Autumn of Dick is going up a little late this week. These weren't the most exciting chapters in the book, though, thankfully, there wasn't a chapter as tedious as last week's 'The Whiteness of the Whale.' Nonetheless, the chapters in which Melville brings up descriptions of encounters with sea monsters from the Bible and ancient history, and speculates on the reasons why each of these historical or literary sea monsters was probably actually a sperm whale. Needless to say, those chapters don't exactly fly by.
The big development this week was that the Pequod spots a school of whales, its first since setting sail. Ahab had previously taken a gold doubloon and nailed it to the mast, as a reward to the first man who spots a whale. Once the school of whales is spotted, five Asian men emerge from Captain Ahab's quarters to try to harpoon the whales. Ahab sneaked them on board without letting Starbuck, Bildad or Peleg know, and their emergence, dark and wraith-like, spooks everybody on the ship. Clearly, these are the shadowy characters who Ishmael and Queequeg thought they saw through the fog, boarding the Pequod on Christmas Eve. The evidence that Ahab is dangerous and obsessed, concerned with vengence moreso than the safety of his crew, or maintaining traditional lines of authority aboard the ship.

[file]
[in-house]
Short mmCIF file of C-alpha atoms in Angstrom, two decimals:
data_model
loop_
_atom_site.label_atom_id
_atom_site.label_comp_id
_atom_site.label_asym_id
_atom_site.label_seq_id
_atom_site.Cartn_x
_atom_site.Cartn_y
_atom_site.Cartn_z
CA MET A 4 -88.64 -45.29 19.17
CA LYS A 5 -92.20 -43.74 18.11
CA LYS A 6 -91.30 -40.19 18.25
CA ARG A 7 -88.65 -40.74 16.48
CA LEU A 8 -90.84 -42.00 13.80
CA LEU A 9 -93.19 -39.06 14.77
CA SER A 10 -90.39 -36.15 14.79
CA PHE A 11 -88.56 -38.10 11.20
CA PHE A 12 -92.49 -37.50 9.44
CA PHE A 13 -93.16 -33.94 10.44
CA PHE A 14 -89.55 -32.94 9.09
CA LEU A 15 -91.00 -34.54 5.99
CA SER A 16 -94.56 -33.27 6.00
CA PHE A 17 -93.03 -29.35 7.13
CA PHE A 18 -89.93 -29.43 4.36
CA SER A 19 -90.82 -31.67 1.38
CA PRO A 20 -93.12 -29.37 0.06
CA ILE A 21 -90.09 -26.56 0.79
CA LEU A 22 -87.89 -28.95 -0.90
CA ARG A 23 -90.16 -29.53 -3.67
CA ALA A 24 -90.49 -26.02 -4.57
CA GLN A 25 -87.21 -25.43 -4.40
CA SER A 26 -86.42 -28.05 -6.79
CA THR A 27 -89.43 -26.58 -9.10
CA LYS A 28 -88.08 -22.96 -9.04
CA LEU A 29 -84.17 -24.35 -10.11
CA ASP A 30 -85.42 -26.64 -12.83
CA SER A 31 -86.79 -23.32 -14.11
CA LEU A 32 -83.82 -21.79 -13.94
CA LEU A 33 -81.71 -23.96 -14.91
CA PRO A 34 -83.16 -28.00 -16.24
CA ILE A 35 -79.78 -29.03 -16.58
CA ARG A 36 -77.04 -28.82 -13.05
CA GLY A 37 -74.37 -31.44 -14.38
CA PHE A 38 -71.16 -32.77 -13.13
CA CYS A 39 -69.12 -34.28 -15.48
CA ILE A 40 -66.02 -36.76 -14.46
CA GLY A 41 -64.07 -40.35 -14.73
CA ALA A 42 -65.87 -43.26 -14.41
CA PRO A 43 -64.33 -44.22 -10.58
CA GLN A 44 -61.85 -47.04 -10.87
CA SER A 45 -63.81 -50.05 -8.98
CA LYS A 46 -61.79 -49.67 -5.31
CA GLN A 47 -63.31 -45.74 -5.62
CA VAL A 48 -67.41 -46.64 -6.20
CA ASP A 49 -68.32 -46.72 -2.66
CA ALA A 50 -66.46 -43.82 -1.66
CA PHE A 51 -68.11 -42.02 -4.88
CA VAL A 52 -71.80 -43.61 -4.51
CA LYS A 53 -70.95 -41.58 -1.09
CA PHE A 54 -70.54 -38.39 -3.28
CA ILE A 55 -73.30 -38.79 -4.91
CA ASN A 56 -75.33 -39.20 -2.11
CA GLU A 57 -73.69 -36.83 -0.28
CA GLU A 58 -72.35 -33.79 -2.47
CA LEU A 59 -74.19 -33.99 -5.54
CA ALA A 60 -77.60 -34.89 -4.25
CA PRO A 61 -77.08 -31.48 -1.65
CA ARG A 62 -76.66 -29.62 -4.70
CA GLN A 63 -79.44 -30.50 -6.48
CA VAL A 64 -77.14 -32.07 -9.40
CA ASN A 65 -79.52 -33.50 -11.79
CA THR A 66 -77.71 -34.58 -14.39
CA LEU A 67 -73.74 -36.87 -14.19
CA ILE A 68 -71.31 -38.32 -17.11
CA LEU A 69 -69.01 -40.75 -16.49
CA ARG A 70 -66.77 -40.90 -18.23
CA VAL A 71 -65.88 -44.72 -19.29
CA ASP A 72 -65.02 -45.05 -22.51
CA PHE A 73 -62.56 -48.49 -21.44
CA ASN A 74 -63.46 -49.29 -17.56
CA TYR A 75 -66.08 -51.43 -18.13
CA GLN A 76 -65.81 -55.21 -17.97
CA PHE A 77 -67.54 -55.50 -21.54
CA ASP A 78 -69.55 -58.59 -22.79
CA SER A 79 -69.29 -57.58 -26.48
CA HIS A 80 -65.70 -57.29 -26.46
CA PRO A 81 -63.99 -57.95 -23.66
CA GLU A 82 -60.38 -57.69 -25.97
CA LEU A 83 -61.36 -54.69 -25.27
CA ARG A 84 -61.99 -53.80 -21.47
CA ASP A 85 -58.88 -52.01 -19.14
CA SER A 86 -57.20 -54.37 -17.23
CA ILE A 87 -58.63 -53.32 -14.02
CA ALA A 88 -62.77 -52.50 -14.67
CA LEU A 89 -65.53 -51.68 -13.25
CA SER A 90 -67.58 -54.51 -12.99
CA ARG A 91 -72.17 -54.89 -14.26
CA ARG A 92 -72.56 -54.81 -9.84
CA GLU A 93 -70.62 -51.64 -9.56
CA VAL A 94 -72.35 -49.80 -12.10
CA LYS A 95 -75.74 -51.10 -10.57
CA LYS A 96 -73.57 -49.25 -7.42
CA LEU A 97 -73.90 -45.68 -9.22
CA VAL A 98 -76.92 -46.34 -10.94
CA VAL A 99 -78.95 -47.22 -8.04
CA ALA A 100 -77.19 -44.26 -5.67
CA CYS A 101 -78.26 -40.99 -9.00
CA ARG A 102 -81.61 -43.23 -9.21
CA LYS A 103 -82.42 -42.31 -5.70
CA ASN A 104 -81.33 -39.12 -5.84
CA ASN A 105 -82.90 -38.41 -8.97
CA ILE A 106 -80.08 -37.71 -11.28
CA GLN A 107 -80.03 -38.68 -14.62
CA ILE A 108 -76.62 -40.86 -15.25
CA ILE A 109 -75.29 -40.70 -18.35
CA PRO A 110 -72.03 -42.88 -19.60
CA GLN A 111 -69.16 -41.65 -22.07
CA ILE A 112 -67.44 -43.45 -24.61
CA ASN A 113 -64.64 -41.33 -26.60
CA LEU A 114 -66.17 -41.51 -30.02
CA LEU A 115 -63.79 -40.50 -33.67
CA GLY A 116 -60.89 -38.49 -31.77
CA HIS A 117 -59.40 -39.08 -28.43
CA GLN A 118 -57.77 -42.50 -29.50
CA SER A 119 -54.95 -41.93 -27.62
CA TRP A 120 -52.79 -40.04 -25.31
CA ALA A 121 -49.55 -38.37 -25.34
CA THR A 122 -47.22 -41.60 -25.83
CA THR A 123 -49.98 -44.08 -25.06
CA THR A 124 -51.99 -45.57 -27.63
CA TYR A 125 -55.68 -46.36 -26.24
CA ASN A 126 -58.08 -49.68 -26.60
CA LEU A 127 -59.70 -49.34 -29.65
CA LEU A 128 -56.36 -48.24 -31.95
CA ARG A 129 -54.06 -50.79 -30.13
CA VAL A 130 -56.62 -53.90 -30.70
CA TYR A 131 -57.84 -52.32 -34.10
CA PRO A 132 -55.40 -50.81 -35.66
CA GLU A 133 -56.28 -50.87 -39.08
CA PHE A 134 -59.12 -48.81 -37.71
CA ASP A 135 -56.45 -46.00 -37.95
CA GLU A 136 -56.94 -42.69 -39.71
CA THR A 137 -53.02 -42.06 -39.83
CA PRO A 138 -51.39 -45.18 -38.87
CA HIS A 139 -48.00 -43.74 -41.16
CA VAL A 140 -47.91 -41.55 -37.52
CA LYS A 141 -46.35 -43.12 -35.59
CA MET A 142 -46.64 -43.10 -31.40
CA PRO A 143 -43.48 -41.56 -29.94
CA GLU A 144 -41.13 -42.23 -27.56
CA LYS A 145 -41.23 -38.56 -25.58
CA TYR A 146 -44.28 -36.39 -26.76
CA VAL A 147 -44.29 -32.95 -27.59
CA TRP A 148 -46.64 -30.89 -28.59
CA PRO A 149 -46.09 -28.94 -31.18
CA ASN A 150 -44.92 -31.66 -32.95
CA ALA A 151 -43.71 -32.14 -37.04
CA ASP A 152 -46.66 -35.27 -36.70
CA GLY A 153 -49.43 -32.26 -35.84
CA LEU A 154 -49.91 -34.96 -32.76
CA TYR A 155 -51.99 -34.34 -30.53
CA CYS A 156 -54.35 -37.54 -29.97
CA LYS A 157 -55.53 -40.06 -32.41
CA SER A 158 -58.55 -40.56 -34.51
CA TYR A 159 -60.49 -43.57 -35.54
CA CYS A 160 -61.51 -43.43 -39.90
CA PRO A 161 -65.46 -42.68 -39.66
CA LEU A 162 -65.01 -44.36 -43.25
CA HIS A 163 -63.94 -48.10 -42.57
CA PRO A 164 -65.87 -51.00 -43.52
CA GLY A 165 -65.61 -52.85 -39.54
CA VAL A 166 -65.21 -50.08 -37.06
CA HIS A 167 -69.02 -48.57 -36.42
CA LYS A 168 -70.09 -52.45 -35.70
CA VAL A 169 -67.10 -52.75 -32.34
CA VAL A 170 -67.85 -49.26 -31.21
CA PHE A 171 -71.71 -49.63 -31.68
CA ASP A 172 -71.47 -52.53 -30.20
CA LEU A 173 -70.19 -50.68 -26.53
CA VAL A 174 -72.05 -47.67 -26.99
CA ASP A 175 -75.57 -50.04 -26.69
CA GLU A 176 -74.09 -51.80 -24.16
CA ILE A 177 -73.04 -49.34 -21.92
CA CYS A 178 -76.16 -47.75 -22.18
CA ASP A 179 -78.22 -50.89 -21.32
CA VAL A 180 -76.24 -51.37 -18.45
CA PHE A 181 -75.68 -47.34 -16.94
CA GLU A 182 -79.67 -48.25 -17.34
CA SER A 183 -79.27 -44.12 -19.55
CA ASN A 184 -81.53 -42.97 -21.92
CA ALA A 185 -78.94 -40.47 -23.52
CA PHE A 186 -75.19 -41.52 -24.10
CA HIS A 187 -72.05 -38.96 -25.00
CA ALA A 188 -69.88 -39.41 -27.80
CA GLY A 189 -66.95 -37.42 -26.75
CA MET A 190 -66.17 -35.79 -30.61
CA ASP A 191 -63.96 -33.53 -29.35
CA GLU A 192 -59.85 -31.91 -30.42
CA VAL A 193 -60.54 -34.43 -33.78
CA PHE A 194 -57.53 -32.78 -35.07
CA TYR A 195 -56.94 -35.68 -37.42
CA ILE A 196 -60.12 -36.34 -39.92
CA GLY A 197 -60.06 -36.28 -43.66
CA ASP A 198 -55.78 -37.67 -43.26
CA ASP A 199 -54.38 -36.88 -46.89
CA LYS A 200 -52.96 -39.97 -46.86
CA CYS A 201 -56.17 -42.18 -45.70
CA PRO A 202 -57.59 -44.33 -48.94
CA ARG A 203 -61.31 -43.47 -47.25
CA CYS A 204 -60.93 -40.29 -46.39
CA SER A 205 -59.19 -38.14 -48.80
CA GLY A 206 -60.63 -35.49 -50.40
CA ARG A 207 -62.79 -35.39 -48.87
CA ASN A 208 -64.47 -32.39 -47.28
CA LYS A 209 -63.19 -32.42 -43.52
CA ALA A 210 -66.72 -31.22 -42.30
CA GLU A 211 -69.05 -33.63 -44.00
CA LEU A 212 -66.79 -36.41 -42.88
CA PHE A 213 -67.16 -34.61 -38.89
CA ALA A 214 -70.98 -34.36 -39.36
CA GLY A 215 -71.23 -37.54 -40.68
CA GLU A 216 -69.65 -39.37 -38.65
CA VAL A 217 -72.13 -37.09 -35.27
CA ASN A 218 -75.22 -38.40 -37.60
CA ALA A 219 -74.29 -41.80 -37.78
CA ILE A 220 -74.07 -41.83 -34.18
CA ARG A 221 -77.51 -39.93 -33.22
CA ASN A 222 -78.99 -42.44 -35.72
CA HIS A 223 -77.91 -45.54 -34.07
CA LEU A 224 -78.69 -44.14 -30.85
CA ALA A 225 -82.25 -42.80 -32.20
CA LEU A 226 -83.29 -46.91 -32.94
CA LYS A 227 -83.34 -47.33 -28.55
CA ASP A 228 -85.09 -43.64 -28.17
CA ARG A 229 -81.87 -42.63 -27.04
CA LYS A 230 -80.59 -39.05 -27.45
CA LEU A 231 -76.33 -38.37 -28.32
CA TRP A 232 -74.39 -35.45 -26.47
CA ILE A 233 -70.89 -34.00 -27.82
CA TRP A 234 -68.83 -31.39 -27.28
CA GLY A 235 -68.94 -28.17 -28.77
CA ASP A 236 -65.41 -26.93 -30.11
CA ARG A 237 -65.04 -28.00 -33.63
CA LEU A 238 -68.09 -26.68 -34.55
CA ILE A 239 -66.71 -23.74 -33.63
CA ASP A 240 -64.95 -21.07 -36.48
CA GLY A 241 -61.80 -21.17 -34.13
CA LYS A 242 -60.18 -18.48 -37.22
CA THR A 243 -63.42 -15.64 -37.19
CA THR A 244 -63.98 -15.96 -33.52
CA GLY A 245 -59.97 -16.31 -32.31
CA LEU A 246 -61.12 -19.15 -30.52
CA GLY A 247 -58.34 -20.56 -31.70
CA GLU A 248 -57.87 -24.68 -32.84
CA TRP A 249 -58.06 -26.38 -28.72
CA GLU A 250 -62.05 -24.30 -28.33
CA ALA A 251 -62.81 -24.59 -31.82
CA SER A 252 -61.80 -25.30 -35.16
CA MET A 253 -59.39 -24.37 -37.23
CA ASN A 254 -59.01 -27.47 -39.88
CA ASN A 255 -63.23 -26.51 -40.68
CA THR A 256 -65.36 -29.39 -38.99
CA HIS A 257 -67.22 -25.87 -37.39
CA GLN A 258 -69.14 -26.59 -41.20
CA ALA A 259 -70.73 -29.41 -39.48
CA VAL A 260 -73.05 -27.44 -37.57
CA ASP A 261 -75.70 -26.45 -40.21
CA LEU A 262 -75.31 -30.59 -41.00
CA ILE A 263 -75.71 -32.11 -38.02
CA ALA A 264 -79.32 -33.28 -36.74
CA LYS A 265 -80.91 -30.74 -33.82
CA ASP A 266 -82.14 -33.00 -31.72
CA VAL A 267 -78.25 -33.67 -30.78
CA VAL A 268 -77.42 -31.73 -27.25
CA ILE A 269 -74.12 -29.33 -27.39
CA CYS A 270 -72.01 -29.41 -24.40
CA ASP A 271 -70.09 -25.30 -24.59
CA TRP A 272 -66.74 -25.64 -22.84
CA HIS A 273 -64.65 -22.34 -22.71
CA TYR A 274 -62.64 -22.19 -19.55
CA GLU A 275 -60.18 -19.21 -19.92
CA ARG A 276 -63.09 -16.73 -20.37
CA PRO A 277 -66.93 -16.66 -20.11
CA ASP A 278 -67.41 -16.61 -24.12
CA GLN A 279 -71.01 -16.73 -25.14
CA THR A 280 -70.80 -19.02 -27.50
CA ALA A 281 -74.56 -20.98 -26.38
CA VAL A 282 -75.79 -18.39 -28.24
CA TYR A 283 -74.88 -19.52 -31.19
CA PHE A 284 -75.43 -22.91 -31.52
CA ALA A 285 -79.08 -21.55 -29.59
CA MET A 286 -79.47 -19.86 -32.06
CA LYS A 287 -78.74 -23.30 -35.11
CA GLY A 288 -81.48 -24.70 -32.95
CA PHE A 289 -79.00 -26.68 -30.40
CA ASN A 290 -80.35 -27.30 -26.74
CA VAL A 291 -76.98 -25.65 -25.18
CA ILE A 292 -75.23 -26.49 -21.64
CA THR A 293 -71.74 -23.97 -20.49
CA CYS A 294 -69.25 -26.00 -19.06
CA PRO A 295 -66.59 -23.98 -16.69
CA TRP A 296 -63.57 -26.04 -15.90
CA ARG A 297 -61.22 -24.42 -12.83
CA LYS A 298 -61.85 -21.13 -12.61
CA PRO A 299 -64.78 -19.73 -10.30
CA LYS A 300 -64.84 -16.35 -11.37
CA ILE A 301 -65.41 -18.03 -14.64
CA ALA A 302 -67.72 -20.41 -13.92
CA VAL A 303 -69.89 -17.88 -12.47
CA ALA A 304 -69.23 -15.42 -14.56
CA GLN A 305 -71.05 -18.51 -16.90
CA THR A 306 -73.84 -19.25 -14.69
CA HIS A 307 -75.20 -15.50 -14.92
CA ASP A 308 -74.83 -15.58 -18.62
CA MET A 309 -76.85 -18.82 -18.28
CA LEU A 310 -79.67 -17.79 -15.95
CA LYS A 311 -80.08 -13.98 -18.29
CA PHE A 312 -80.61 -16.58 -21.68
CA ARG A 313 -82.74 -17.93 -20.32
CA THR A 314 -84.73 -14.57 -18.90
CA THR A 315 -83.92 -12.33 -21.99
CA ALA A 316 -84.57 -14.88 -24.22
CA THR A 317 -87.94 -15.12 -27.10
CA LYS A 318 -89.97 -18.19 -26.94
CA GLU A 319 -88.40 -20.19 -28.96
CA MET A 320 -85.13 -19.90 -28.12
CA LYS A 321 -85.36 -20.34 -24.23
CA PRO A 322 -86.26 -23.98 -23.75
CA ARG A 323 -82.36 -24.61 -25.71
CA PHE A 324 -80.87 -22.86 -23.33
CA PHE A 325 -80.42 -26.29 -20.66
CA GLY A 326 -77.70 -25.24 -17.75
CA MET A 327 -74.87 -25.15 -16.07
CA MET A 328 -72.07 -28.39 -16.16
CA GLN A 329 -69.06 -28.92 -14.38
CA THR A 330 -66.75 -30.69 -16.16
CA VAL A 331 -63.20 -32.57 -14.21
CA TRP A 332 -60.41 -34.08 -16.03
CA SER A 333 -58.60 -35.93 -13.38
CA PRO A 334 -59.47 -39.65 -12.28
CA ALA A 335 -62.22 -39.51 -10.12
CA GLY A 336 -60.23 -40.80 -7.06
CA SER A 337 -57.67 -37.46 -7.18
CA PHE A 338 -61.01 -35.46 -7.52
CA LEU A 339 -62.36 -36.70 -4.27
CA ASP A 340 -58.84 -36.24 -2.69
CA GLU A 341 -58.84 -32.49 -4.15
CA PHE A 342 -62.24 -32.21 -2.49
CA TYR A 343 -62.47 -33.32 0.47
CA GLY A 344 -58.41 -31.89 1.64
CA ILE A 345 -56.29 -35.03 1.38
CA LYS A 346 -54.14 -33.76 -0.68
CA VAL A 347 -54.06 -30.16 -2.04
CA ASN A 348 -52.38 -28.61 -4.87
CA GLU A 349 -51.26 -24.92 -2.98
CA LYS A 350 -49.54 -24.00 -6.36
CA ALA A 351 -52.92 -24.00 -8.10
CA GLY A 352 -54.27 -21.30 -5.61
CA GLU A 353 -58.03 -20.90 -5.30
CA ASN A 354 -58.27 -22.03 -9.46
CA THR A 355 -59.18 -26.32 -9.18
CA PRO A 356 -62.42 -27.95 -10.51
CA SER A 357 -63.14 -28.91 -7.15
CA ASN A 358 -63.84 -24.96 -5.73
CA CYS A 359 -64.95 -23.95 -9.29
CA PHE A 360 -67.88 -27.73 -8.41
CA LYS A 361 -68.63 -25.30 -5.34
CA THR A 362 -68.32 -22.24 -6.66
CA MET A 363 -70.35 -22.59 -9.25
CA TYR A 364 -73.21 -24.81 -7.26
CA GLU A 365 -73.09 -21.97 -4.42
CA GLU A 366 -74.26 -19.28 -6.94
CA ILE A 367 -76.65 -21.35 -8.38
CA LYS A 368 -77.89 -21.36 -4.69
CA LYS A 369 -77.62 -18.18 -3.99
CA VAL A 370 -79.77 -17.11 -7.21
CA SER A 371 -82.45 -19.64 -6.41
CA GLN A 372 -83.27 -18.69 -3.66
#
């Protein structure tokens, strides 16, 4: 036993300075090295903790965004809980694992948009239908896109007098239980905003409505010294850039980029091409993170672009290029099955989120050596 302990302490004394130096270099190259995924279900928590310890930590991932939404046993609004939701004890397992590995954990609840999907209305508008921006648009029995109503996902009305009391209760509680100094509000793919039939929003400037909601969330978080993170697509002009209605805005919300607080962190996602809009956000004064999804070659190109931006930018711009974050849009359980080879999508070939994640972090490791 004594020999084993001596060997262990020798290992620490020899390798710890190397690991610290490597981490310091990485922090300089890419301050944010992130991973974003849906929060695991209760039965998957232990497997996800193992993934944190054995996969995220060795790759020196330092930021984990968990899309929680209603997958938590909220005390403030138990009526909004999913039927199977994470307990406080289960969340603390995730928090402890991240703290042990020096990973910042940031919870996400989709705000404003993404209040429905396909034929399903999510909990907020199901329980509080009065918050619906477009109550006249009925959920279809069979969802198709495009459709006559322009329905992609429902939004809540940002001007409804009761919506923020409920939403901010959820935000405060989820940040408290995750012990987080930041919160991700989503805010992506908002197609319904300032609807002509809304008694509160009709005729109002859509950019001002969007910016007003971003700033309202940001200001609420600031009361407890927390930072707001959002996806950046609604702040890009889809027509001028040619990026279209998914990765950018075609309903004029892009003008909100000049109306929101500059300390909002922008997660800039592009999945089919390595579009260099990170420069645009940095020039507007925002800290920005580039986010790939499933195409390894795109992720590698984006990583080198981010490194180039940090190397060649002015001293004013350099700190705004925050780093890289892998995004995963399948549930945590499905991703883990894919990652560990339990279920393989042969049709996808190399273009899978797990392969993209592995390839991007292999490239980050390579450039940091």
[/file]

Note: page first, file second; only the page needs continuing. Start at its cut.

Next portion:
What do you think of the novel so far, and the direction in which it is headed? I think that chapters where something actually happens are fascinating - compelling characters, lots of nautical detail, lots of different types of conflicts, and an impressive narrative drive. But so many chapters are so dry and digressive that the book too frequently loses its momentum. Your thoughts?